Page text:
Neuropsychological Effects of Direct-acting Antiviral Treatment for Hepatitis C Virus Subjects

A Systematic Review

Cassio Santos-Lima, Breno Souza-Marques, Flávia Vieira, Maria Isabel Schinoni, Lucas C. Quarantini and Neander Abreu

Disclosures

J Viral Hepat. 2021;28(12):1672-1682. 

In This Article

Discussion

To the best of our knowledge, this is the first systematic review to examine the neurocognitive effects of the DAAs treatment in HCV subjects. The current review included 12 studies with HCV-monoinfected subjects with and without severe liver damage, HCV/HIV subjects and healthy control groups. Our results point to the scarcity of neuropsychological data related to DAAs treatment, even considering HCV infection as associated with modified cerebral metabolism and neurocognitive dysfunction.[3,5,41]

The studies included in this review assessed different cognitive functions. Attention, memory and executive functions were the most frequently observed neuropsychological functions; processing speed and intelligence were assessed in six studies, whilst motor skills were assessed in four studies. Although these studies assessed the key functions generally impaired in chronic HCV patients,[42,43] the significant variation between each investigation hindered the precise measurement of treatment effects.

Most of the studies, with the exception of the two articles by Kleefeld and colleagues,[29,31] used the same neuropsychological tests at baseline and follow-up assessments. It should be observed that practise effects as a confounding factor cannot be excluded, especially for the studies that reported cognitive improvements after treatment.[32–35,37,39] Participants can learn not only the required answers to a given test but also an effective strategy of response, despite the time between assessments being as large as a year.[44,45] Future studies should mitigate this confounder by using different sets of the same tests at follow-up assessments.

Some studies showed positive changes in brain structures[33,34] and an increase of monocytes activation[38] associated with neurocognitive improvement in most cases. Evidence suggests that endogenous cytokine levels are related to poorer cognitive functioning, due to immune system activation related to the cerebral alterations.[46,47] The only study that reported reduced cognitive performance following DAAs treatment, specifically for processing speed and immediate and delayed visual memory, did so from a sample of subjects with psychiatric comorbidities.[35] Whilst this finding is important from a naturalistic sampling point-of-view, the inclusion of clinically depressed and/or anxious patients in their sample was a limiting confounder.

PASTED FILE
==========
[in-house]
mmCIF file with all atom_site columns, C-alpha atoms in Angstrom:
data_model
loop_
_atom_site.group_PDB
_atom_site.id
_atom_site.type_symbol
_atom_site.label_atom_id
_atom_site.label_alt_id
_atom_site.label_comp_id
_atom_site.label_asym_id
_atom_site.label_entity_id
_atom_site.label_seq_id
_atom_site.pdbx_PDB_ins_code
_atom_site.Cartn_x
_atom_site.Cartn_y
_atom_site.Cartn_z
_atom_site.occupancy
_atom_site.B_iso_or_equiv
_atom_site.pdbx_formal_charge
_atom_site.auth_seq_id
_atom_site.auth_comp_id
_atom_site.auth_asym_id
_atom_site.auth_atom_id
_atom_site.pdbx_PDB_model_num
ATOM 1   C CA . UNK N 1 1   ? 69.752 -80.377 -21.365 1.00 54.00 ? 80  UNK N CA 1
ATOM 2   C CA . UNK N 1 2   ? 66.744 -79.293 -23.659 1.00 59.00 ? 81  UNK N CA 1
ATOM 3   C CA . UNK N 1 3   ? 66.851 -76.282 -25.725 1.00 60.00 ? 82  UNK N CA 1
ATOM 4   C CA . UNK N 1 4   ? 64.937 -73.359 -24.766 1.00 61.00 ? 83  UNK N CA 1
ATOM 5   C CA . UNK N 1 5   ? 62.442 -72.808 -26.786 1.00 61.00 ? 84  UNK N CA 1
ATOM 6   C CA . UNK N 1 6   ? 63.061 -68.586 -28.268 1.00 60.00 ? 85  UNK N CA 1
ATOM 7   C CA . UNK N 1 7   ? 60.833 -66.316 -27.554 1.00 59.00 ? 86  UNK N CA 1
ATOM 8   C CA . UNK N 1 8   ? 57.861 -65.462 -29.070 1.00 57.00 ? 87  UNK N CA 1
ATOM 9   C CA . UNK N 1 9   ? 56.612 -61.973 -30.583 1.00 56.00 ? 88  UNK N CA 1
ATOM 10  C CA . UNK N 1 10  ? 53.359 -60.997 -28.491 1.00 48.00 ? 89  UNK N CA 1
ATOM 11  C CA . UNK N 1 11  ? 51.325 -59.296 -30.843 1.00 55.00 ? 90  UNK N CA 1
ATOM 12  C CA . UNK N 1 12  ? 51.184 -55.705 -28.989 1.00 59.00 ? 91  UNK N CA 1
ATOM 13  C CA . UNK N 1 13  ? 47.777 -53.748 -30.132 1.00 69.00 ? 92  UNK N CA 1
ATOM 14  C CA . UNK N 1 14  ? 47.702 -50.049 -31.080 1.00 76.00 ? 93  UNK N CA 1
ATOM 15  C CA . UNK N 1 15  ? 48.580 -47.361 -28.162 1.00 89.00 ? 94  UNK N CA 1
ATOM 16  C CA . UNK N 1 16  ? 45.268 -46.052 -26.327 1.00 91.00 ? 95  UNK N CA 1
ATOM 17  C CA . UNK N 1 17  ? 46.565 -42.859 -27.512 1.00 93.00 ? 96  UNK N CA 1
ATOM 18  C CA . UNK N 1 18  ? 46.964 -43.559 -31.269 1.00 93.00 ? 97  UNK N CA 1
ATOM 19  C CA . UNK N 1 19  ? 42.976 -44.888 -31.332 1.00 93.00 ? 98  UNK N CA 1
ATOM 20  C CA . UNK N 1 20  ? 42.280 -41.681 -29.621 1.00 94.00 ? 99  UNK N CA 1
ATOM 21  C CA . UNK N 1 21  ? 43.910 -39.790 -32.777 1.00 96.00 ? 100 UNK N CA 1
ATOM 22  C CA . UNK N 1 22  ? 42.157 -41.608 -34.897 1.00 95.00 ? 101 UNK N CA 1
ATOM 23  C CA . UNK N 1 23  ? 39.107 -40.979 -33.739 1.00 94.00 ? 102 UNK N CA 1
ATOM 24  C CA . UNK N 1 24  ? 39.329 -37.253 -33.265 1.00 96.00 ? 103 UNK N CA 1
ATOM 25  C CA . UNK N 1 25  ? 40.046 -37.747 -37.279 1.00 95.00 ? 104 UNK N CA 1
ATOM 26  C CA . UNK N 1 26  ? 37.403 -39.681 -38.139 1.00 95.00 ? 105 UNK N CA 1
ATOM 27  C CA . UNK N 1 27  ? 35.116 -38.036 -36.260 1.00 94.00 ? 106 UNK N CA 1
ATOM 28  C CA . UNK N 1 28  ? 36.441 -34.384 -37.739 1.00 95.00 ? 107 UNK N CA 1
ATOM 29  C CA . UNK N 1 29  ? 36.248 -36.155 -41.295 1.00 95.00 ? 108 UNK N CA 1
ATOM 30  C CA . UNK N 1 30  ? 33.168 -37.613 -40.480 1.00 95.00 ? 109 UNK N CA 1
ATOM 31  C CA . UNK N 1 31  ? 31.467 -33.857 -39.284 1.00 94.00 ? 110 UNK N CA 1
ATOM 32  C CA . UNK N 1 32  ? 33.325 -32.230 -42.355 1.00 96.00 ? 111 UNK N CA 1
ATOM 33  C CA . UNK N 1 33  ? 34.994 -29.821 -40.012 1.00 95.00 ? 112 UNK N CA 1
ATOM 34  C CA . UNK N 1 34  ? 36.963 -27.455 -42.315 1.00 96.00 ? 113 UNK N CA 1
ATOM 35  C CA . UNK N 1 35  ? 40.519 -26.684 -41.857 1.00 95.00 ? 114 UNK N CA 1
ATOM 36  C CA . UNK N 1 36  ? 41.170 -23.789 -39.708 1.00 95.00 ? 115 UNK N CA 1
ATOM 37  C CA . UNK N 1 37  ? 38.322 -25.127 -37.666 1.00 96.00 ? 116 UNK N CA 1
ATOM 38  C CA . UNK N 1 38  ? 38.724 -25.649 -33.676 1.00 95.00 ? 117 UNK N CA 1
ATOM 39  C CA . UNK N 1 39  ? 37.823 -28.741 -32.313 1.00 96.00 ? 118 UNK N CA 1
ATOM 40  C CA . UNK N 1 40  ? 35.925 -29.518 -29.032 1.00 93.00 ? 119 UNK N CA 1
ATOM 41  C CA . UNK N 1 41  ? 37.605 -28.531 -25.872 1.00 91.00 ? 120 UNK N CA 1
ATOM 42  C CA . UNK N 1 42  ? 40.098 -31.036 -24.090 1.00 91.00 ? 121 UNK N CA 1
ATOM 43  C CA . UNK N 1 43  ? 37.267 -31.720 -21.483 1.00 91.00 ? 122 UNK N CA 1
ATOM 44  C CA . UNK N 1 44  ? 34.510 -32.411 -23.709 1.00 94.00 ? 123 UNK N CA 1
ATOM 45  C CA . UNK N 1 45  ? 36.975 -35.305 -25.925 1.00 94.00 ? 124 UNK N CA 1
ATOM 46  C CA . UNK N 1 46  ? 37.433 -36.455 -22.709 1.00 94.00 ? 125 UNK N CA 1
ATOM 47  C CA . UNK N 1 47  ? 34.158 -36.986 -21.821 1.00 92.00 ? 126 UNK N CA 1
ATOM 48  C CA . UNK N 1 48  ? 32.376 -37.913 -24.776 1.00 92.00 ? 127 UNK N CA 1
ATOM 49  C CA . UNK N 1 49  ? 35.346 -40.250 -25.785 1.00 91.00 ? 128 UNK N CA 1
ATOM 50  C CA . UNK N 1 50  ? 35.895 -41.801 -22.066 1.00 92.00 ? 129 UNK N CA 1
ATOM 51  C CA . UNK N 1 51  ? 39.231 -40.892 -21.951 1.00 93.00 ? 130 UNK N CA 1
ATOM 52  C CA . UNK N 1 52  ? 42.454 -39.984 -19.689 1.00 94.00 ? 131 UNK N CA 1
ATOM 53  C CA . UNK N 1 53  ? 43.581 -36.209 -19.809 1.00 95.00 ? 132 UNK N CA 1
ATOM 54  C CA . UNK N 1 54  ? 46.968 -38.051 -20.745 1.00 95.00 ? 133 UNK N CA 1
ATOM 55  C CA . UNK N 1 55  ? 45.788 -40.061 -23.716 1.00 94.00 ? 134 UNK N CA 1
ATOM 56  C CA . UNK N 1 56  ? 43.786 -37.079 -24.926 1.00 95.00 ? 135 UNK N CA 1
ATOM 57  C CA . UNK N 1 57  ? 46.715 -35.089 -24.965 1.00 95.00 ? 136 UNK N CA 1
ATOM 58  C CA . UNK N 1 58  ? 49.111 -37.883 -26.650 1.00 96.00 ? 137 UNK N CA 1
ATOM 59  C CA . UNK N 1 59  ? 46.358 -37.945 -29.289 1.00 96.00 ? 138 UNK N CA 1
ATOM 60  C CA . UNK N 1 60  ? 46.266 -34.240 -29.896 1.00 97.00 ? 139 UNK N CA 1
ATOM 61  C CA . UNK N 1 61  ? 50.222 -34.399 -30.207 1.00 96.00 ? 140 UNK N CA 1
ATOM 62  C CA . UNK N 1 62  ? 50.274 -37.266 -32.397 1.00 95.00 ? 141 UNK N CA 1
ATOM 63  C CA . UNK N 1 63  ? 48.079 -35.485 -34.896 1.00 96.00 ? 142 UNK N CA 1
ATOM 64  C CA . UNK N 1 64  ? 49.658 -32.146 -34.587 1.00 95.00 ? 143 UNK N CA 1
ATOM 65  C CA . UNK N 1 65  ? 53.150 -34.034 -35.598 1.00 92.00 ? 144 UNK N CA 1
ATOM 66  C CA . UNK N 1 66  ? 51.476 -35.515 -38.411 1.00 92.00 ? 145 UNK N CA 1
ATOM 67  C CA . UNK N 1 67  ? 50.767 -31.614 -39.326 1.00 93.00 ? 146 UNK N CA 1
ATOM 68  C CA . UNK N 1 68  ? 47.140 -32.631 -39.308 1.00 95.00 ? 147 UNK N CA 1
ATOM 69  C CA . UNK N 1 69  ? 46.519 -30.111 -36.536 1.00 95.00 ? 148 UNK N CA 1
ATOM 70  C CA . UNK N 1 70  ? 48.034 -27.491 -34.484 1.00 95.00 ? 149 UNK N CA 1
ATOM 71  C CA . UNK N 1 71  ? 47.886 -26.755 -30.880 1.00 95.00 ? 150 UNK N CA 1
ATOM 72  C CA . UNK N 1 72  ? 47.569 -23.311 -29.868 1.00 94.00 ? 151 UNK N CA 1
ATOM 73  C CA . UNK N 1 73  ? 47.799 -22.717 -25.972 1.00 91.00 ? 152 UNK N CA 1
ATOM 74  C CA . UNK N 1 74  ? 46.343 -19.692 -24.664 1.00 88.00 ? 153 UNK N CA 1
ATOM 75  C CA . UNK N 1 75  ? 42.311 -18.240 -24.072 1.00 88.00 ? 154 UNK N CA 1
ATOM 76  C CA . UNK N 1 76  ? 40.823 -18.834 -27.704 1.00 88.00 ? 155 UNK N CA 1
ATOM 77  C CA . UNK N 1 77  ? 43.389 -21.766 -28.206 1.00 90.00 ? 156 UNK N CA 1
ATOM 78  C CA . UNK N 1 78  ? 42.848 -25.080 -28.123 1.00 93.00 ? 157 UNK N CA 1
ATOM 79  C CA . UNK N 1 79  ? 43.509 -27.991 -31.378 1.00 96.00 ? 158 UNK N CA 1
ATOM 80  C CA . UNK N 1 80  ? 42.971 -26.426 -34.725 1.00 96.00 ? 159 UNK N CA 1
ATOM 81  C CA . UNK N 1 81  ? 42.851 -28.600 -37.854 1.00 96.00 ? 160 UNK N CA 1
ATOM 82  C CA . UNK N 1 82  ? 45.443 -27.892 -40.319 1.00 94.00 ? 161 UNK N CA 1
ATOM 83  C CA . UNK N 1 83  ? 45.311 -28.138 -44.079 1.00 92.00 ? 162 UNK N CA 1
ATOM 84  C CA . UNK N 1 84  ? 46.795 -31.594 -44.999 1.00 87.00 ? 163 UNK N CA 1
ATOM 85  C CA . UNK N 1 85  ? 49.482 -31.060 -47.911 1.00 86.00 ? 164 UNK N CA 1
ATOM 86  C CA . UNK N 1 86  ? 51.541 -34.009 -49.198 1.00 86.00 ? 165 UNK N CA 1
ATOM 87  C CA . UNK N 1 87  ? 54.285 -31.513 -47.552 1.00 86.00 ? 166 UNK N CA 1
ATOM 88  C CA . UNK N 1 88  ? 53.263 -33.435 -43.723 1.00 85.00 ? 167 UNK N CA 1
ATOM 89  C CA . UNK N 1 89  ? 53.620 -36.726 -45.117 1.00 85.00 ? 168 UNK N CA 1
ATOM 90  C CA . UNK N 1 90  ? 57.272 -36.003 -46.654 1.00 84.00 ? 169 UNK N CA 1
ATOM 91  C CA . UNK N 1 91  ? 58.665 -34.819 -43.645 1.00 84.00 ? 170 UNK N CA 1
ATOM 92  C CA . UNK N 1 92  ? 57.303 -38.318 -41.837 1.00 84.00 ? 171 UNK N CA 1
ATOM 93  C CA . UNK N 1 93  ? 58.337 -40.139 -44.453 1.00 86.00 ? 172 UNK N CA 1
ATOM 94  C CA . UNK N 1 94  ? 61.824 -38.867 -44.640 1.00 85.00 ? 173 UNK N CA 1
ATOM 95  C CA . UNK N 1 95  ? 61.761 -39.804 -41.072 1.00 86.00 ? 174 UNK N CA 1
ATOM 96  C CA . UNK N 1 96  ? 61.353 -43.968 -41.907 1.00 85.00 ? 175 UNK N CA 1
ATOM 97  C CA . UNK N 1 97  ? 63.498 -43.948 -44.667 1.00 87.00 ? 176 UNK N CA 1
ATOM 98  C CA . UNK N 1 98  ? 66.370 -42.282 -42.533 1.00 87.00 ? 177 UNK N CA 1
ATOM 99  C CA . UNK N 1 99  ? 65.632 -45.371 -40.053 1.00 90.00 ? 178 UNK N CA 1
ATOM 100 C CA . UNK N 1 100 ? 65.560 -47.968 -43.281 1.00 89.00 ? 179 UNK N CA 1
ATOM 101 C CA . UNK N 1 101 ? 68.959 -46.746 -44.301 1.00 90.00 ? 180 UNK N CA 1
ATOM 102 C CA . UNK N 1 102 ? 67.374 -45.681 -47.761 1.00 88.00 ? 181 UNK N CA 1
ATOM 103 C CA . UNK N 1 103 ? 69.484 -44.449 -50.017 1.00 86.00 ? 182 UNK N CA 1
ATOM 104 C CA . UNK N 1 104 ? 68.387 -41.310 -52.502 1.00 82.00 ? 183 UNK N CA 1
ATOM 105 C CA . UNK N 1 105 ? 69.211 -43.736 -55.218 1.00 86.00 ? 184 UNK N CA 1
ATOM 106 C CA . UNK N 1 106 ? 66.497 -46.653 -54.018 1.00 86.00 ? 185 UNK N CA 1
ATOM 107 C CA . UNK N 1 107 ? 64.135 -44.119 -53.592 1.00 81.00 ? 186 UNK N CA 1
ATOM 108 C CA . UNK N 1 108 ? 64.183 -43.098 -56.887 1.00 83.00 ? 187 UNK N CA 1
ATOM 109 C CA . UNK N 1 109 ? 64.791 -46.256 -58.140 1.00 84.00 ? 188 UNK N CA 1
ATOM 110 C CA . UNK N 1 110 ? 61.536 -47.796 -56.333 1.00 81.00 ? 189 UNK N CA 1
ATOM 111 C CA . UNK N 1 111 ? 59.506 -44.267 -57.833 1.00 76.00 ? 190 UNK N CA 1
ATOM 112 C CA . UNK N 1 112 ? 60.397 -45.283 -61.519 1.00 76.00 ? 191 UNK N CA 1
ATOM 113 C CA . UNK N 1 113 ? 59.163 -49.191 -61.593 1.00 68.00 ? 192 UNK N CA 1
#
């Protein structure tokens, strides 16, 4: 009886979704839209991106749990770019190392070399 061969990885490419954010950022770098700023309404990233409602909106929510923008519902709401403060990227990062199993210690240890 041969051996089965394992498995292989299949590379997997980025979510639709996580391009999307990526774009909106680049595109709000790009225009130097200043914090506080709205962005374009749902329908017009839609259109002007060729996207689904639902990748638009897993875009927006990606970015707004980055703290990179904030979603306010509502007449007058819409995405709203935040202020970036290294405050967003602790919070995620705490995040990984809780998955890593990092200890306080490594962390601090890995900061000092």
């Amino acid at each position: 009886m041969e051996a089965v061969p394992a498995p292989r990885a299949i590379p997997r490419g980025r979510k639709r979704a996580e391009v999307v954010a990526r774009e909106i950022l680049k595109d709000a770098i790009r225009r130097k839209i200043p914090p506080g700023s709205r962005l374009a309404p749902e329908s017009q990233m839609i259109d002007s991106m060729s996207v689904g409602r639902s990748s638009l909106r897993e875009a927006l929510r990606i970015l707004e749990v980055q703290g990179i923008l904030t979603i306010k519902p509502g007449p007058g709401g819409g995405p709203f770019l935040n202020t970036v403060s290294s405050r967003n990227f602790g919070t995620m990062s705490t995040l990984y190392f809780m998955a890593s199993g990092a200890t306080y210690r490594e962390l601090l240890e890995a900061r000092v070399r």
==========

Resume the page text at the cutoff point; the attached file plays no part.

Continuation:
Some of the studies included in this systematic review also assessed health-related quality of life, depression and fatigue.[29,31,38] The findings are consistently positive, all pointing towards an increase in quality of life and less fatigue in self-reported scales after SVR. The data presented in this review are in accordance with previously reported results[23,48] and further strengthen the benefits of DAAs in the HRQoL and well-being dimensions.

An important point to emphasize in this review is the HCV/HIV coinfection. Although Kleefeld et al. (2018)[31] included a sample of patients coinfected with HIV; the authors did not perform comparative analysis with HCV-monoinfected patients. Sun et al.,[38] in contrast, showed that HCV/HIV patients performed better in visual learning/memory after DAAs treatment when compared to the monoinfected HCV group, suggesting that the eradication of HCV has a beneficial effect in other pathological conditions. HIV and HCV are both associated with cognitive impairment and have been found in cerebrospinal fluid and brain matter.[4,49] Rempel et al.[50] indicate that coinfection is associated with a type 1 IFN monocyte activation profile that was further found to correlate with cognitive impairment, even in subjects with controlled HIV infection.

The results from this systematic review must be viewed considering its limitations. Most studies have small sample sizes, which makes it difficult to generalize the results. In addition to this, there is heterogeneity regarding the HCV sample between the controlled studies. Another limitation is related to neuropsychological assessment. The studies used heterogeneous neuropsychological measures amongst themselves, probably due to aspects of validity and standardization for their samples, making it difficult to generalize the results on the pro-cognitive effect of DAAs treatment.

This systematic review points towards cognitive improvement after DAAs treatment in HCV-monoinfected and coinfected subjects, as well as the general safety of this treatment from a neurocognitive perspective. The findings suggest that patients undergoing DAAs therapy can reach SVR without any major adverse impact on their cognitive functioning, whilst attaining higher HRQoL levels and reducing fatigue. The neuropsychological effects of DAAs treatment for HCV are still understudied. Future studies need to confirm these findings.

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